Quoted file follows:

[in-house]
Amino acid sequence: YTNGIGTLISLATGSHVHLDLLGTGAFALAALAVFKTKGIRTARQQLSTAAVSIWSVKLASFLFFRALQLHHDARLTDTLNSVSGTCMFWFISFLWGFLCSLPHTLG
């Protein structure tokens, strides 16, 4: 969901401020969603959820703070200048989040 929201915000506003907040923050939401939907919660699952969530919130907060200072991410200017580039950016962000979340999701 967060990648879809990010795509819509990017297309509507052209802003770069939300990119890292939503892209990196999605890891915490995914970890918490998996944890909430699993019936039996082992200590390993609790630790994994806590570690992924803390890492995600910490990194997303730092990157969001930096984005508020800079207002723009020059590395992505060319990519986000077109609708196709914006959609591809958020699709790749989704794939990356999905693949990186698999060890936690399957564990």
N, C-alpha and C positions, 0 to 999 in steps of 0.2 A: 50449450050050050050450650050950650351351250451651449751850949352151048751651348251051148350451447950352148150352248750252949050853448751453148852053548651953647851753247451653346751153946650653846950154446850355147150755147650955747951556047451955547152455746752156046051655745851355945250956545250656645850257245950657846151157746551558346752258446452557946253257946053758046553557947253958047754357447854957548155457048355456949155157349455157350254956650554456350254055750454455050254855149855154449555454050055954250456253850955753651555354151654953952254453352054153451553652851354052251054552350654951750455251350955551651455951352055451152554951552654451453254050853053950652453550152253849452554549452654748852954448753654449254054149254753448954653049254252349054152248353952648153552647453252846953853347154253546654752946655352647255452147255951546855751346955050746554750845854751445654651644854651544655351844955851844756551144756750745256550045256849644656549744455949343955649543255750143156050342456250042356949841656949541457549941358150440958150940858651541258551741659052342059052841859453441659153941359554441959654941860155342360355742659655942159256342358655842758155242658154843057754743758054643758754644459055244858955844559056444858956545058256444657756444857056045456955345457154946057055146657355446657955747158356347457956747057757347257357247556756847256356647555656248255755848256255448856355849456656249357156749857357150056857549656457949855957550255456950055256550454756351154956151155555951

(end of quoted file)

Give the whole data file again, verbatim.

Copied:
[in-house]
Amino acid sequence: YTNGIGTLISLATGSHVHLDLLGTGAFALAALAVFKTKGIRTARQQLSTAAVSIWSVKLASFLFFRALQLHHDARLTDTLNSVSGTCMFWFISFLWGFLCSLPHTLG
């Protein structure tokens, strides 16, 4: 969901401020969603959820703070200048989040 929201915000506003907040923050939401939907919660699952969530919130907060200072991410200017580039950016962000979340999701 967060990648879809990010795509819509990017297309509507052209802003770069939300990119890292939503892209990196999605890891915490995914970890918490998996944890909430699993019936039996082992200590390993609790630790994994806590570690992924803390890492995600910490990194997303730092990157969001930096984005508020800079207002723009020059590395992505060319990519986000077109609708196709914006959609591809958020699709790749989704794939990356999905693949990186698999060890936690399957564990």
N, C-alpha and C positions, 0 to 999 in steps of 0.2 A: 50449450050050050050450650050950650351351250451651449751850949352151048751651348251051148350451447950352148150352248750252949050853448751453148852053548651953647851753247451653346751153946650653846950154446850355147150755147650955747951556047451955547152455746752156046051655745851355945250956545250656645850257245950657846151157746551558346752258446452557946253257946053758046553557947253958047754357447854957548155457048355456949155157349455157350254956650554456350254055750454455050254855149855154449555454050055954250456253850955753651555354151654953952254453352054153451553652851354052251054552350654951750455251350955551651455951352055451152554951552654451453254050853053950652453550152253849452554549452654748852954448753654449254054149254753448954653049254252349054152248353952648153552647453252846953853347154253546654752946655352647255452147255951546855751346955050746554750845854751445654651644854651544655351844955851844756551144756750745256550045256849644656549744455949343955649543255750143156050342456250042356949841656949541457549941358150440958150940858651541258551741659052342059052841859453441659153941359554441959654941860155342360355742659655942159256342358655842758155242658154843057754743758054643758754644459055244858955844559056444858956545058256444657756444857056045456955345457154946057055146657355446657955747158356347457956747057757347257357247556756847256356647555656248255755848256255448856355849456656249357156749857357150056857549656457949855957550255456950055256550454756351154956151155555951